Letters

Letters 05-23-2016

Examine The Priorities Are you disgusted about closing schools, crumbling roads and bridges, and cuts everywhere? Investigate funding priorities of legislators. In 1985 at the request of President Reagan, Grover Norquist founded Americans for Tax Reform (ATR). For 30 years Norquist asked every federal and state candidate and incumbent to sign the pledge to vote against any increase in taxes. The cost of living has risen significantly since 1985; think houses, cars, health care, college, etc...

Make TC A Community For Children Let’s be that town that invests in children actively getting themselves to school in all of our neighborhoods. Let’s be that town that supports active, healthy, ready-to-learn children in all of our neighborhoods...

Where Are Real Christian Politicians? As a practicing Christian, I was very disappointed with the Rev. Dr. William C. Myers statements concerning the current presidential primaries (May 8). Instead of using the opportunity to share the message of Christ, he focused on Old Testament prophecies. Christ gave us a new commandment: to love one another...

Not A Great Plant Pick As outreach specialist for the Northwest Michigan Invasive Species Network and a citizen concerned about the health of our region’s natural areas, I was disappointed by the recent “Listen to the Local Experts” feature. When asked for their “best native plant pick,” three of the four garden centers referenced non-native plants including myrtle, which is incredibly invasive...

Truth About Plants Your feature, “listen to the local experts” contains an error that is not helpful for the birds and butterflies that try to live in northwest Michigan. Myrtle is not a native plant. The plant is also known as vinca and periwinkle...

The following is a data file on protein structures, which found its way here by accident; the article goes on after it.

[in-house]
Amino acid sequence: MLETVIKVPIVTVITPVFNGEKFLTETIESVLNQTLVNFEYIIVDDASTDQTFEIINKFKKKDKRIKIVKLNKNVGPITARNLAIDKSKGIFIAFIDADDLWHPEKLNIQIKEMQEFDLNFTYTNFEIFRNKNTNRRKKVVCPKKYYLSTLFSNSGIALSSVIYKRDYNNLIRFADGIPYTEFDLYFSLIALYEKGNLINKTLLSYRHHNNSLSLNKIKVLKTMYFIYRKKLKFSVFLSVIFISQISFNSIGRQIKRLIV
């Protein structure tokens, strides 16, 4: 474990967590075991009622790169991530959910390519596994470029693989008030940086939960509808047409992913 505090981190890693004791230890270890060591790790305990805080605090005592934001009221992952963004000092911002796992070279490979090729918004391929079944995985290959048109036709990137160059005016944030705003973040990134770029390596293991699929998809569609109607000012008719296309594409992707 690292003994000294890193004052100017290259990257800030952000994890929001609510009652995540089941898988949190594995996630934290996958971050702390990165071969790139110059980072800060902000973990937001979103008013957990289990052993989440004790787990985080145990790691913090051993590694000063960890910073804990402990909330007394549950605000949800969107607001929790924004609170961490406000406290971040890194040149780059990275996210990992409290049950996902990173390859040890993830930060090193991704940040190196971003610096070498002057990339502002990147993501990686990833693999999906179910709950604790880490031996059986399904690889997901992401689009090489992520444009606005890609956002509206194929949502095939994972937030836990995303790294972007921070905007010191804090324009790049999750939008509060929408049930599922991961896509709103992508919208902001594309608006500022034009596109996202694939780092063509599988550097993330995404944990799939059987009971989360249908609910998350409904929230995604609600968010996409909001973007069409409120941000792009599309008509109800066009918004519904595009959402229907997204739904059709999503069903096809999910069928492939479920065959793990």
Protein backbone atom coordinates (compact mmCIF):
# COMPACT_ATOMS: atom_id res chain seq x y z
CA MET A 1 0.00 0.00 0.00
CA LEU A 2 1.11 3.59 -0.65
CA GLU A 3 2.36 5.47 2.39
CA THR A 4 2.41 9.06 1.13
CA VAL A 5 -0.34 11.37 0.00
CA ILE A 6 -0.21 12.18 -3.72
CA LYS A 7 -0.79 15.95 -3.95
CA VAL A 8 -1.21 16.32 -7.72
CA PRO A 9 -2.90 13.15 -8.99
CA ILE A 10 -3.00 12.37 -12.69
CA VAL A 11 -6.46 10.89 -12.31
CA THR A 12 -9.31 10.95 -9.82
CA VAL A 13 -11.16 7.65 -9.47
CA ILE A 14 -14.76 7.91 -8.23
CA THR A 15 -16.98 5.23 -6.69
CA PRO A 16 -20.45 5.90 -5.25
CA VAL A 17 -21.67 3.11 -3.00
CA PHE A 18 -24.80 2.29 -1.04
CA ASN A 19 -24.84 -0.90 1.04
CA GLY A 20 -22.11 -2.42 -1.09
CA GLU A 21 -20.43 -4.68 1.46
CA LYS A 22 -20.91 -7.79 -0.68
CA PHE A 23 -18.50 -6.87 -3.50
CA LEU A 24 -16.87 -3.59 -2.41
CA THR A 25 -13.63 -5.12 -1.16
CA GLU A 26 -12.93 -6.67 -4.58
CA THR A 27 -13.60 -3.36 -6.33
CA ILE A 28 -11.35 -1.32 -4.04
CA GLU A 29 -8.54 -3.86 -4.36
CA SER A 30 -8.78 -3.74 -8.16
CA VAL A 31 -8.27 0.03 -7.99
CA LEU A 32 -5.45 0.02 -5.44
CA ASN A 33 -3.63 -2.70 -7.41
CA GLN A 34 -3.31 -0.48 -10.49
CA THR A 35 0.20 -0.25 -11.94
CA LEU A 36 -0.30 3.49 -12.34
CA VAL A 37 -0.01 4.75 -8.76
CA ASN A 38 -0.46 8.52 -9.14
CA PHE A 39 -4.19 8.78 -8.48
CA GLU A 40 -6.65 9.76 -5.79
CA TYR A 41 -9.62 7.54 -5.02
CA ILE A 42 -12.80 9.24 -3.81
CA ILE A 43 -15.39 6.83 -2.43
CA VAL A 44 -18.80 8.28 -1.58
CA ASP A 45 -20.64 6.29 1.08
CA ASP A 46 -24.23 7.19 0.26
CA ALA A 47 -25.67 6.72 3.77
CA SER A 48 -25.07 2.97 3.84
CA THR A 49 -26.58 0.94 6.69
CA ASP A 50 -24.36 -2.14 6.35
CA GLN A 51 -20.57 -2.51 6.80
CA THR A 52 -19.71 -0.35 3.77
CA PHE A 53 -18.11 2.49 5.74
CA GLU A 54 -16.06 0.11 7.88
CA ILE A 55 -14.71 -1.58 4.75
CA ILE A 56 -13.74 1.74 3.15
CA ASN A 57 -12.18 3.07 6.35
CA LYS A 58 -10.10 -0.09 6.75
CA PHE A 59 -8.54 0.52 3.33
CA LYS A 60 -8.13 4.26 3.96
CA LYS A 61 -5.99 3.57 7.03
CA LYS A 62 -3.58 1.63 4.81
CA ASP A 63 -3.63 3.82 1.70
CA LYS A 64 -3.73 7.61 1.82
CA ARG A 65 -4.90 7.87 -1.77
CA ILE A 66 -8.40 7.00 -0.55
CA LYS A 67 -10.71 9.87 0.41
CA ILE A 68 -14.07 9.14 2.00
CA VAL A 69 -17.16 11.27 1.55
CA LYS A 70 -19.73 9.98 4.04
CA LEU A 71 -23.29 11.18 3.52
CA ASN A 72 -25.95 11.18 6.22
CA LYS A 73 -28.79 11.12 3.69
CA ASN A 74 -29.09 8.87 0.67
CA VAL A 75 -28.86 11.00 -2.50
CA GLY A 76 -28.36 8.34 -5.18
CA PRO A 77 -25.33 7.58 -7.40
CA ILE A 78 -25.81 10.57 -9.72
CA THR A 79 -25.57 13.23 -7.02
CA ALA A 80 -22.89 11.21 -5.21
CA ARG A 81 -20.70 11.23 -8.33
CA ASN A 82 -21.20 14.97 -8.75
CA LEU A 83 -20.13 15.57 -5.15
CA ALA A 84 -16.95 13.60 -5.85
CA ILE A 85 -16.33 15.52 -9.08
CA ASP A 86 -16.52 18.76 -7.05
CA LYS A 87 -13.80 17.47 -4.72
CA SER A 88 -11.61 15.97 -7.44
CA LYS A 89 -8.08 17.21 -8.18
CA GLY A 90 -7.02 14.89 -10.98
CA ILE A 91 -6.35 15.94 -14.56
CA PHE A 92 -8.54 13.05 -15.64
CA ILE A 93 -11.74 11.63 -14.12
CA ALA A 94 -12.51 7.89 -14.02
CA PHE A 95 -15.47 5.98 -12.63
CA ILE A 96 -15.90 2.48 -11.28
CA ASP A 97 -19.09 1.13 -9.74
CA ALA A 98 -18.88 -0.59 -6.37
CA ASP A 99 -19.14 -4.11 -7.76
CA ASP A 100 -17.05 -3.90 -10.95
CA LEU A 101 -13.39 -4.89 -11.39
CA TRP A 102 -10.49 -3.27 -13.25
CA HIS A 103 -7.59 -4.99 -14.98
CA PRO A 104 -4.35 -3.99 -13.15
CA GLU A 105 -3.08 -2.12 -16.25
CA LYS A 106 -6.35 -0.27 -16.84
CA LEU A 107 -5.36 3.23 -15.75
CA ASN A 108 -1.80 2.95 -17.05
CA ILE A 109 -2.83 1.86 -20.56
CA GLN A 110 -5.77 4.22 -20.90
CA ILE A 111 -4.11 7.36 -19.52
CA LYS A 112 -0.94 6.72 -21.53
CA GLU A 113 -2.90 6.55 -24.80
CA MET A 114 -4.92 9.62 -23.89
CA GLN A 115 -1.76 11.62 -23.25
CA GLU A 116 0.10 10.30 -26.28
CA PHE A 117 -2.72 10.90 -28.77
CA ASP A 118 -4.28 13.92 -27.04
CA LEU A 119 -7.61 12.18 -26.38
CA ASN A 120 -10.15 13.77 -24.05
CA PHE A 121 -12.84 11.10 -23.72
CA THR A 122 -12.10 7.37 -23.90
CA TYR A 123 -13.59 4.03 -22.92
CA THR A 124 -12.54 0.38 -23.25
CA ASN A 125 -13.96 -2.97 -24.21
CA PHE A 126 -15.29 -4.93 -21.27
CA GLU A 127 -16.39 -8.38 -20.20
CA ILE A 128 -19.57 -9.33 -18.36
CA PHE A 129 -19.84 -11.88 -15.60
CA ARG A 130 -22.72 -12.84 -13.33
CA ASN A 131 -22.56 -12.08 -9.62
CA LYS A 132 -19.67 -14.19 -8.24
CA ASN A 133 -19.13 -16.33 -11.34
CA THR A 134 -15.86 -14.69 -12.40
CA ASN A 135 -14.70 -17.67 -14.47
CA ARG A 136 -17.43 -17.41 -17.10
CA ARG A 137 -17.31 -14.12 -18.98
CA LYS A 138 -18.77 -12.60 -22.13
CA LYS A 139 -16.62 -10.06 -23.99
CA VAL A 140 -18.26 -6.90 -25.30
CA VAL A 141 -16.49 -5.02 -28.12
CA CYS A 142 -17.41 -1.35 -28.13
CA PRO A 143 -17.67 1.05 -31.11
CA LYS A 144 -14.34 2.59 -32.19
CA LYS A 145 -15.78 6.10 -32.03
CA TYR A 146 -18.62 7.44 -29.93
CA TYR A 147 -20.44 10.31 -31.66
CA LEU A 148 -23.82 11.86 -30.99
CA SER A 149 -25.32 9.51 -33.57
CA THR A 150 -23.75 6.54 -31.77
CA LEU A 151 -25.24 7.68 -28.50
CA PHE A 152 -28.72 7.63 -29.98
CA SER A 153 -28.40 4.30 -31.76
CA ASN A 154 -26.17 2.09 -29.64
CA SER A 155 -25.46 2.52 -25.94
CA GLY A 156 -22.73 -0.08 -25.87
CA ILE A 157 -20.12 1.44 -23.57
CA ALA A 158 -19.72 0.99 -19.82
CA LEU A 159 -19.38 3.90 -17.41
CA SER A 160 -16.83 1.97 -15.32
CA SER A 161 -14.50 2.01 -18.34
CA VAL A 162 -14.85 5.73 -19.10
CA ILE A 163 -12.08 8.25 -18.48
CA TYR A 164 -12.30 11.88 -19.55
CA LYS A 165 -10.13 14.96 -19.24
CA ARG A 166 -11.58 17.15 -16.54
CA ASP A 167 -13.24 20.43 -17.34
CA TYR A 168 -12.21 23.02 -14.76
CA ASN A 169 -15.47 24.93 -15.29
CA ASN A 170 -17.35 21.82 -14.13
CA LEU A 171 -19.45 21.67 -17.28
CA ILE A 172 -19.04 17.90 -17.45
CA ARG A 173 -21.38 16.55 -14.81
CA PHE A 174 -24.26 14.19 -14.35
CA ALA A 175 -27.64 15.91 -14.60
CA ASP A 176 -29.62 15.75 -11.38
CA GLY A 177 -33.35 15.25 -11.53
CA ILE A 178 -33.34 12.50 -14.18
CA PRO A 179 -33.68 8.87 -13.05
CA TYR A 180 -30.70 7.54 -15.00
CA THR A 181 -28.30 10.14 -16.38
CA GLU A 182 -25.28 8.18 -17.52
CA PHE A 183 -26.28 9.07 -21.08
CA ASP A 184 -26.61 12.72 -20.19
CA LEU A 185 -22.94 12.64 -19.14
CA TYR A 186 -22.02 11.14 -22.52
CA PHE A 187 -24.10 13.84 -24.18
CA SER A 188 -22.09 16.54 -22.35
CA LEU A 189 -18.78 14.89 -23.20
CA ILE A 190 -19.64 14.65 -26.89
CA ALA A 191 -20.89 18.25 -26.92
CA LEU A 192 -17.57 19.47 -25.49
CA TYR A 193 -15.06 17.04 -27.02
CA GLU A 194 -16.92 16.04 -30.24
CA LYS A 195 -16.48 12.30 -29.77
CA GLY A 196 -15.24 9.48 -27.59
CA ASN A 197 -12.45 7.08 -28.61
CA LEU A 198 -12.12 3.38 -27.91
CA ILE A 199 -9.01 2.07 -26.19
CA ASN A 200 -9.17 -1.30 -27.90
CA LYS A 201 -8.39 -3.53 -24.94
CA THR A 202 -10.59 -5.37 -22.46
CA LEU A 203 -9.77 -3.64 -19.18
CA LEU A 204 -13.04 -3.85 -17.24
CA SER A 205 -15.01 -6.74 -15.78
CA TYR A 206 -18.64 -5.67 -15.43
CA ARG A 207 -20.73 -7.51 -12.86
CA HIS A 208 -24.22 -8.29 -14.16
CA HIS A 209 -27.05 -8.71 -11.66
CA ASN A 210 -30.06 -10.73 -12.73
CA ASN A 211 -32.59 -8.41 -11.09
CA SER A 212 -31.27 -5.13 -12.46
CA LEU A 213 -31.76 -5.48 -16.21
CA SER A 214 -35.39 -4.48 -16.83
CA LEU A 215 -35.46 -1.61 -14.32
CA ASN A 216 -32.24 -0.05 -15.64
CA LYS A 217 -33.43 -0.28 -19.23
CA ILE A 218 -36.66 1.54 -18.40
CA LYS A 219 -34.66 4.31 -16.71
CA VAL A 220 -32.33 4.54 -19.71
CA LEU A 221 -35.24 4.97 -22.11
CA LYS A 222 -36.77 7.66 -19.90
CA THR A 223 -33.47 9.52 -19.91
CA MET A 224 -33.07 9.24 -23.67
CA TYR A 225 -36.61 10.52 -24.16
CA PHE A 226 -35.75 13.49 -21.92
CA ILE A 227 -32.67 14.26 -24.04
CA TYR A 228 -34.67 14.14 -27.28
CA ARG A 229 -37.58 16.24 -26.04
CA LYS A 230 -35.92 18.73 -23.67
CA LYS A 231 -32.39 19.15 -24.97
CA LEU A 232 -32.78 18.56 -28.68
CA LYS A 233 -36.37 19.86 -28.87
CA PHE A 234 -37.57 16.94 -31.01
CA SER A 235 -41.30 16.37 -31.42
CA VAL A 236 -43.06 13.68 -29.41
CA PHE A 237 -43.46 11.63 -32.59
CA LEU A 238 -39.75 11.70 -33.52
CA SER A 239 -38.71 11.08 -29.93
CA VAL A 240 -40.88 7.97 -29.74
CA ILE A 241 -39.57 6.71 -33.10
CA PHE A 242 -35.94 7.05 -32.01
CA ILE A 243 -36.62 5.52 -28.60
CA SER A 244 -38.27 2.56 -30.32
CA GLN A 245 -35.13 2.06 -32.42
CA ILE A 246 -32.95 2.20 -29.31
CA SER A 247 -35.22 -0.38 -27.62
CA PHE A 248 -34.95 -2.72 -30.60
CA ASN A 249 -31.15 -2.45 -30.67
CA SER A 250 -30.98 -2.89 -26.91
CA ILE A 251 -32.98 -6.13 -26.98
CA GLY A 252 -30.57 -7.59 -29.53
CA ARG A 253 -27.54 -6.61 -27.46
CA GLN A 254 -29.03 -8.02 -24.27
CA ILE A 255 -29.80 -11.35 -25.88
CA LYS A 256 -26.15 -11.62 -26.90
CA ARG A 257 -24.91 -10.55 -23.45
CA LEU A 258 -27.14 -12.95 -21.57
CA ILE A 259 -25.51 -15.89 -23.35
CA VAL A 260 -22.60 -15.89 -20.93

Ask the Real Plant Experts This letter is written to express my serious concern about a recent “Listen To Your Local Experts” article where local nurseries suggested their favorite native plant. Three of the four suggested non-native plants and one suggested is an invasive and cause of serious damage to Michigan native plants in the woods. The article is both sad and alarming...

My Plant Picks In last week’s featured article “Listen to the Local Experts,” I was shocked at the responses from the local “experts” to the question about best native plant pick. Of the four “experts” two were completely wrong and one acknowledged that their pick, gingko tree, was from East Asia, only one responded with an excellent native plant, the serviceberry tree...

NOTE: Thank you to TC-based Eagle Eye Drone Service for the cover photo, taken high over Sixth Street in Traverse City.

Home · Articles · News · Features · Norovirus: The Super Virus
. . . .

Norovirus: The Super Virus

Harley Sachs - May 25th, 2006
It comes on without warning. One minute you feel okay. The next you are
doubled up with nausea, diarrhea, a fever, and unable to keep anything down. You’re laid up for 24 to 72 hours. The result, besides extreme discomfort, is dehydration that can be life threatening. We learned it was the Norovirus.
We just experienced an epidemic of that disease at the retirement building where I winter in Portland, Oregon. Of 240 residents, 80 were stricken. Of 115 staff members, 46 were put out of action. Five of our elderly residents were put in the hospital because of dehydration.Fortunately no one died.